Travellers caught using Virtual Private Networks (VPNs) in Abu Dhabi, Dubai and the broader United Arab Emirates could face fines of up to A$725,000 or even jail time under hardened laws introduced this month.
Popular with business travellers, VPNs allow secure remote access to corporate networks back home, but can also be used by anybody to side-step local internet filtering laws and to access sites and content which would otherwise be blocked.
With the UAE barring a raft of online services including the voice and video calling features of Skype, Viber, FaceTime and Snapchat, VPNs were traditionally a great way to communicate with loved ones back home without being stung by global roaming fees or needing to buy a local UAE SIM card.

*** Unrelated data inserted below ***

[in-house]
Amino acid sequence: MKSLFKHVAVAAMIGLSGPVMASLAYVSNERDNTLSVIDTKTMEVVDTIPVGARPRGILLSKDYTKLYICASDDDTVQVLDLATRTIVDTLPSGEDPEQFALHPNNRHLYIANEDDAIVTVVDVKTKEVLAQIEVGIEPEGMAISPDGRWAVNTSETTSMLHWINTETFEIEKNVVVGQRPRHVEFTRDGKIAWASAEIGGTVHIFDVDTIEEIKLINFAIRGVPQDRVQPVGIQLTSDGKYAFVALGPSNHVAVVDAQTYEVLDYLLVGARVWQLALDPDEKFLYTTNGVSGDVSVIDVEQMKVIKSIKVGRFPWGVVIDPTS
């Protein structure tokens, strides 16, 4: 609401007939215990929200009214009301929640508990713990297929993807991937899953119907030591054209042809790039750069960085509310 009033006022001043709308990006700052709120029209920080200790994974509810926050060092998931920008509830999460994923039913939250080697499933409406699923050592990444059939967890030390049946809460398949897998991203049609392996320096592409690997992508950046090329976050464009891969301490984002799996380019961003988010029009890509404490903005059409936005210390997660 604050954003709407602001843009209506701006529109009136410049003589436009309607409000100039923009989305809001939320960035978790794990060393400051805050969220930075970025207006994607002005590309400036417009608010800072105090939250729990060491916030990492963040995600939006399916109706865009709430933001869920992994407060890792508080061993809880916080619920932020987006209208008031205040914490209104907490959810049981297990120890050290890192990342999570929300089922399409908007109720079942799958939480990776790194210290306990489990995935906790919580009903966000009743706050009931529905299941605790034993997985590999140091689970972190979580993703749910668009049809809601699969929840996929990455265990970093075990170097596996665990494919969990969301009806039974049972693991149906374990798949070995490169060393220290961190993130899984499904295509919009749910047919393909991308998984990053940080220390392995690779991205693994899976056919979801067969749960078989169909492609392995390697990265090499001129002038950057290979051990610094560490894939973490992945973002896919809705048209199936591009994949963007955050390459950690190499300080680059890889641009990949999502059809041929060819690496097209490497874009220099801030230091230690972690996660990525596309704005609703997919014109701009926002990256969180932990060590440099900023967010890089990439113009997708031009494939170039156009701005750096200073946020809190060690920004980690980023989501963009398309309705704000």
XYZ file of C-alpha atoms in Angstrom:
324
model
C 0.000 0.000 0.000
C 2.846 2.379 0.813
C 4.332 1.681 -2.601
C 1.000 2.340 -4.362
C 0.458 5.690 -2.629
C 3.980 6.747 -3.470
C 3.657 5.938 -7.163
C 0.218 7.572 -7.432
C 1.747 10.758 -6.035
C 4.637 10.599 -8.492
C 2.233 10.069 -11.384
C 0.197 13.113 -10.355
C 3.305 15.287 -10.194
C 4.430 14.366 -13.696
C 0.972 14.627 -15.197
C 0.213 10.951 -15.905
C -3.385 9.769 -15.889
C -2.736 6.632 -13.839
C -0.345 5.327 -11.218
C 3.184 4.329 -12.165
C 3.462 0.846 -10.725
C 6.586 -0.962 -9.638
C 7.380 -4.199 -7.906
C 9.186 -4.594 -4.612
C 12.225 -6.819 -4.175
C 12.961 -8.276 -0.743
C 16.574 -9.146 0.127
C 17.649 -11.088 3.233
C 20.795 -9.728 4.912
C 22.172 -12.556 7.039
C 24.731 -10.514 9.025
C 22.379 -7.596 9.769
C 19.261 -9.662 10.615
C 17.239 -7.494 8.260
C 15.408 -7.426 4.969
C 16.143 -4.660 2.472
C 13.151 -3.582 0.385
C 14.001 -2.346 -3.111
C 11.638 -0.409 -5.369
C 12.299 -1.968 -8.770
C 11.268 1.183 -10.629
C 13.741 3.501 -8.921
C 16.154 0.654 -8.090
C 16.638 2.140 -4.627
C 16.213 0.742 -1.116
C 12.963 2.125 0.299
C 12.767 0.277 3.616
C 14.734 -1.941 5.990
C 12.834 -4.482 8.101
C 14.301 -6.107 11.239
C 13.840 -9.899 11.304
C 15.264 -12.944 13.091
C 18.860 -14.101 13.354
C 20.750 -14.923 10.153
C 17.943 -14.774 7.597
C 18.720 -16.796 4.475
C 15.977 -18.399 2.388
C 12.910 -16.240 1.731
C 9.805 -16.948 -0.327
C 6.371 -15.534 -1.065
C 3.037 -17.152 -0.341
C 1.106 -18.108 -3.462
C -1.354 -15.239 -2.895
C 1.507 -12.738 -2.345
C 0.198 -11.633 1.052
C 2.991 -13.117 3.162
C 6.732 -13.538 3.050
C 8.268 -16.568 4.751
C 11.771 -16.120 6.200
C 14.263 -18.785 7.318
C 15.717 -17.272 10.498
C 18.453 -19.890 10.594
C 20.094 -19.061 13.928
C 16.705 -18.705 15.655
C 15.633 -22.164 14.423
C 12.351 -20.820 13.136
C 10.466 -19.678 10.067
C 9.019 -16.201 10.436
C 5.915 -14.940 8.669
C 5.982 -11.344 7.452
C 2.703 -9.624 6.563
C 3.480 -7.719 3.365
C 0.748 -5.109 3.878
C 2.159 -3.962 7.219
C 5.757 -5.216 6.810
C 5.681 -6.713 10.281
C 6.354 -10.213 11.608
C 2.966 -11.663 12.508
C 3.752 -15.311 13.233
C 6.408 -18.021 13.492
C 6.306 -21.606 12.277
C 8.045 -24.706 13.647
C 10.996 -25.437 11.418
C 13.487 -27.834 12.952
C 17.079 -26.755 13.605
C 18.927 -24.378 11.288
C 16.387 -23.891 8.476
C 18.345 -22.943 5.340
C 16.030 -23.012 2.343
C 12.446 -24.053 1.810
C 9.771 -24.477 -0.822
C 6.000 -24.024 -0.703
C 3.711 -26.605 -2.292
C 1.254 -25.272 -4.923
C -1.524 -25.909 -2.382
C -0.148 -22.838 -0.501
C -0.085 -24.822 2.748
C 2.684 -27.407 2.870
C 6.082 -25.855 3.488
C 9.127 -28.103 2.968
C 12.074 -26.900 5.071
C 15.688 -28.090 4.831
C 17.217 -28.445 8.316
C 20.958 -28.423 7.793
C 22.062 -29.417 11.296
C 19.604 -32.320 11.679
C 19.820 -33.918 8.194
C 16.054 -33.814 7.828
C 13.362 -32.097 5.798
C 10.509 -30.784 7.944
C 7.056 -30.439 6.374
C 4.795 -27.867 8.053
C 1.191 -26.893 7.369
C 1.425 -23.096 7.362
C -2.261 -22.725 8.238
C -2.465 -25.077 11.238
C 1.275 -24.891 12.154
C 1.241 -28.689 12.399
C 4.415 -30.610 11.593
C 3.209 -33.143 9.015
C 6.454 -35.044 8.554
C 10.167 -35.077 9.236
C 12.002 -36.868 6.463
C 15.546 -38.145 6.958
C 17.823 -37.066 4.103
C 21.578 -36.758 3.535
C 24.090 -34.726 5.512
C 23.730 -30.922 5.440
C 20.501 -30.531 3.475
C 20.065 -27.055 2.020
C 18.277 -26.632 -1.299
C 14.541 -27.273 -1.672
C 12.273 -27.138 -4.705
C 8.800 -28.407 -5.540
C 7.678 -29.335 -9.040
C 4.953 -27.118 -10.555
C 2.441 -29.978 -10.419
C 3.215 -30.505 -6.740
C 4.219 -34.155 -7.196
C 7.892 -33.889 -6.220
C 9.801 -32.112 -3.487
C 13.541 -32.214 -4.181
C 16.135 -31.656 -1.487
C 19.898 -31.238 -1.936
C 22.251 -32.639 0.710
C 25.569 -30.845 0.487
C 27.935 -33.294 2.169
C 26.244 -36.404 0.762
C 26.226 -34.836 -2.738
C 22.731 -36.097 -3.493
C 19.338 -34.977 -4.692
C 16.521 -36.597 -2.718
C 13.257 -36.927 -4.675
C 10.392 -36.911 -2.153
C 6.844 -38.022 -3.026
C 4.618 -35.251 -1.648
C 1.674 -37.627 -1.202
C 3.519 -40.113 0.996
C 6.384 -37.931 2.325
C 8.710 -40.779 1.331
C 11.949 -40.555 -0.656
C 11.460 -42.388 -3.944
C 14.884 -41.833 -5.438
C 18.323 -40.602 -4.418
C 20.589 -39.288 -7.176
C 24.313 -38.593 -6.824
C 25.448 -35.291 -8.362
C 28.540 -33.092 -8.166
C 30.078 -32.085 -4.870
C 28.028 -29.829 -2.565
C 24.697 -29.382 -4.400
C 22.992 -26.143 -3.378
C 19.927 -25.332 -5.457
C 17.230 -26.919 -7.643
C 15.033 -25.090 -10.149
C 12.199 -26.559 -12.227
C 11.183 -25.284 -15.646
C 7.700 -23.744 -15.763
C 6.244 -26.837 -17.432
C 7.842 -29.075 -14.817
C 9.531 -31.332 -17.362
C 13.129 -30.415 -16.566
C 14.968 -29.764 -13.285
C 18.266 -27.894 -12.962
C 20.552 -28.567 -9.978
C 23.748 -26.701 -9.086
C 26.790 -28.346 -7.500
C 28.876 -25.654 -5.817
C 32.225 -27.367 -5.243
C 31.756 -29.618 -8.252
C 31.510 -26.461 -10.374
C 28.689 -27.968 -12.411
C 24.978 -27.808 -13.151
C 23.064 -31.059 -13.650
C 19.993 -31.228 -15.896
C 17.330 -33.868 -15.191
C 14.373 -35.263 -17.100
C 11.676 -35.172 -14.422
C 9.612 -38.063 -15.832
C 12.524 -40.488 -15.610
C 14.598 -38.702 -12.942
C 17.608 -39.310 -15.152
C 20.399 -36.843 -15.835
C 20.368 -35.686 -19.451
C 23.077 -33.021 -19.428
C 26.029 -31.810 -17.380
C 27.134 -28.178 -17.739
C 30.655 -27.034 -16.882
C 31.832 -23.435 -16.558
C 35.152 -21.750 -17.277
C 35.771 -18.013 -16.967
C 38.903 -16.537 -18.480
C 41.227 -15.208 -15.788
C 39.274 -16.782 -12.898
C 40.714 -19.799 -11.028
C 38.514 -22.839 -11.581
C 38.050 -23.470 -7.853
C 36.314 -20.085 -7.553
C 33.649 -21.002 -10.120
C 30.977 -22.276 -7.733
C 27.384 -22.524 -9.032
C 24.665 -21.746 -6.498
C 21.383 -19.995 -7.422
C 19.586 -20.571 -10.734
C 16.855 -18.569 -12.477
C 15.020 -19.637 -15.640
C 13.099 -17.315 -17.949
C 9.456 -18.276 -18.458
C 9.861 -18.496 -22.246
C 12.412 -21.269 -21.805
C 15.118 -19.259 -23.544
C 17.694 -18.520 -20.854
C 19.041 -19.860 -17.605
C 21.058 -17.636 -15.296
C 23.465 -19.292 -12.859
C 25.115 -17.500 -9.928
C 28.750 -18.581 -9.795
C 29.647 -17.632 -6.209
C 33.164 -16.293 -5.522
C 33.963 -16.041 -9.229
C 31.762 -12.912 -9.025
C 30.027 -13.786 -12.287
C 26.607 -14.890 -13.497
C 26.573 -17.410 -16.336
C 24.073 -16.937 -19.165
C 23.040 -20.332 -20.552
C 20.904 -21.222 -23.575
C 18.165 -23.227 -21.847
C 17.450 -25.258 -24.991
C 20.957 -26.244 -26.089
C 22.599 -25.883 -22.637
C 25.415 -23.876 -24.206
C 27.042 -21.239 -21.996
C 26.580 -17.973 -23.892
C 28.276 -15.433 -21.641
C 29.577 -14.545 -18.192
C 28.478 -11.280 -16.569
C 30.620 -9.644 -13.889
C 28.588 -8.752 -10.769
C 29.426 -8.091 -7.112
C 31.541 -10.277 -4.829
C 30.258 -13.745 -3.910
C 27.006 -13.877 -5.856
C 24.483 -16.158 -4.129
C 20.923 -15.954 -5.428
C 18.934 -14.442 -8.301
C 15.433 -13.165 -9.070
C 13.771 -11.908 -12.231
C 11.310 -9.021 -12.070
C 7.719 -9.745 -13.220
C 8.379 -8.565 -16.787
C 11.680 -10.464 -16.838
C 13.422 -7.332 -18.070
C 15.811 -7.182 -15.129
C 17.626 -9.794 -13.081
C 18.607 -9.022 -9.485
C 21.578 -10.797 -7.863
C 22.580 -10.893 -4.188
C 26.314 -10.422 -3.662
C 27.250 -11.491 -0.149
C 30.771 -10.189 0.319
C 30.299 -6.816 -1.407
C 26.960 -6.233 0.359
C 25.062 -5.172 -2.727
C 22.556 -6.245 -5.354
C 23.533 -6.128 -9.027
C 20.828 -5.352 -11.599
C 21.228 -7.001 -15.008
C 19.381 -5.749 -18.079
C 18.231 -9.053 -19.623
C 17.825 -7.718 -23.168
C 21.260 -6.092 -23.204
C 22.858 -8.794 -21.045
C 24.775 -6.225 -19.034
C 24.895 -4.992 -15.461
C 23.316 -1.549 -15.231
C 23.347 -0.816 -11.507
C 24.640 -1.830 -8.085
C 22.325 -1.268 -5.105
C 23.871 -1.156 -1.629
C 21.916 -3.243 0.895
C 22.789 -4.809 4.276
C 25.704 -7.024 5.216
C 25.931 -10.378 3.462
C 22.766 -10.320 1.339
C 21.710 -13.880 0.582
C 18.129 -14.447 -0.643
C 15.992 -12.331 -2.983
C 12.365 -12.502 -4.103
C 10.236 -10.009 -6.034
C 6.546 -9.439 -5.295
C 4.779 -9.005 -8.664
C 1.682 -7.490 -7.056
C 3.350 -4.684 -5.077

Once configured, connecting to a VPN proves as simple as flicking a switch on many devices, after which you’re free to use the Internet as though you in another country:
While the maximum fine stands at A$725,000 (AED2,000,000), even the minimum punishment of A$181,000 (AED500,000) if caught breaking the local laws will prove unaffordable to most – so you’ll want to rethink hitting that VPN switch while in the UAE.
We can’t imagine every single VPN session resulting in such hefty penalties, but realise that you’re more likely to be caught on certain networks than others.
Those include hotel wireless networks where you can only surf by providing your name and room number to log in, along with mobile data services where traffic is easily linked to your local or roaming SIM card.
Qantas, Virgin Australia, Emirates and Etihad Airways use the UAE as a springboard between Australia and Europe, with Sydney-Dubai representing Qantas’ flagship QF1 service and continuing through to London Heathrow.
Also read: Hands On: Norton WiFi Privacy VPN app
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